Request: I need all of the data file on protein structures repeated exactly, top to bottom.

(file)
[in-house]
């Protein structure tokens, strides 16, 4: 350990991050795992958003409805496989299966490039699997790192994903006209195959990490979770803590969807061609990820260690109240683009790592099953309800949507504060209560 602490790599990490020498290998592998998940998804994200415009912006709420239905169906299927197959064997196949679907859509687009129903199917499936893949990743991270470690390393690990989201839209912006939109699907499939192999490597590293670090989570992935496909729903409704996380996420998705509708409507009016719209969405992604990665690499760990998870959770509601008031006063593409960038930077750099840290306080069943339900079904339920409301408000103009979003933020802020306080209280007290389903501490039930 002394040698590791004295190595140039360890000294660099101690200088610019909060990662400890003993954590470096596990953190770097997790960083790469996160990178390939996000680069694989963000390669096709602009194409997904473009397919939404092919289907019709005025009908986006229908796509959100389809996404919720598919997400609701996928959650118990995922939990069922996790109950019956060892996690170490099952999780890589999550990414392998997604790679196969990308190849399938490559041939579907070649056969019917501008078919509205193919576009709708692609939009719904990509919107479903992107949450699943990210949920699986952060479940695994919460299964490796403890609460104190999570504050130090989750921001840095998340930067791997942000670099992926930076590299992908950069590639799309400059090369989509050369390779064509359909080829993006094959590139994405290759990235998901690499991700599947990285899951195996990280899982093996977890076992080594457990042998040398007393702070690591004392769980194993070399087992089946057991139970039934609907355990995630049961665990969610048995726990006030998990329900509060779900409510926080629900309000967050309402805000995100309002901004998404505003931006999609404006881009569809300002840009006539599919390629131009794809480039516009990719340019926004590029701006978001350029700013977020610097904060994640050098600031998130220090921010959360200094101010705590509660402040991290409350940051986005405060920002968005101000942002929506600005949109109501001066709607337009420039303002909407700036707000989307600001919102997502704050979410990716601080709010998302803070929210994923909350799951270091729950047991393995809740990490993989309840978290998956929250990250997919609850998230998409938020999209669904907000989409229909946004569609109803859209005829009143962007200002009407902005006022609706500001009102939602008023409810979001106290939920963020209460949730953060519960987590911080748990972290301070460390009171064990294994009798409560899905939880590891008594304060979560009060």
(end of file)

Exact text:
[in-house]
């Protein structure tokens, strides 16, 4: 350990991050795992958003409805496989299966490039699997790192994903006209195959990490979770803590969807061609990820260690109240683009790592099953309800949507504060209560 602490790599990490020498290998592998998940998804994200415009912006709420239905169906299927197959064997196949679907859509687009129903199917499936893949990743991270470690390393690990989201839209912006939109699907499939192999490597590293670090989570992935496909729903409704996380996420998705509708409507009016719209969405992604990665690499760990998870959770509601008031006063593409960038930077750099840290306080069943339900079904339920409301408000103009979003933020802020306080209280007290389903501490039930 002394040698590791004295190595140039360890000294660099101690200088610019909060990662400890003993954590470096596990953190770097997790960083790469996160990178390939996000680069694989963000390669096709602009194409997904473009397919939404092919289907019709005025009908986006229908796509959100389809996404919720598919997400609701996928959650118990995922939990069922996790109950019956060892996690170490099952999780890589999550990414392998997604790679196969990308190849399938490559041939579907070649056969019917501008078919509205193919576009709708692609939009719904990509919107479903992107949450699943990210949920699986952060479940695994919460299964490796403890609460104190999570504050130090989750921001840095998340930067791997942000670099992926930076590299992908950069590639799309400059090369989509050369390779064509359909080829993006094959590139994405290759990235998901690499991700599947990285899951195996990280899982093996977890076992080594457990042998040398007393702070690591004392769980194993070399087992089946057991139970039934609907355990995630049961665990969610048995726990006030998990329900509060779900409510926080629900309000967050309402805000995100309002901004998404505003931006999609404006881009569809300002840009006539599919390629131009794809480039516009990719340019926004590029701006978001350029700013977020610097904060994640050098600031998130220090921010959360200094101010705590509660402040991290409350940051986005405060920002968005101000942002929506600005949109109501001066709607337009420039303002909407700036707000989307600001919102997502704050979410990716601080709010998302803070929210994923909350799951270091729950047991393995809740990490993989309840978290998956929250990250997919609850998230998409938020999209669904907000989409229909946004569609109803859209005829009143962007200002009407902005006022609706500001009102939602008023409810979001106290939920963020209460949730953060519960987590911080748990972290301070460390009171064990294994009798409560899905939880590891008594304060979560009060």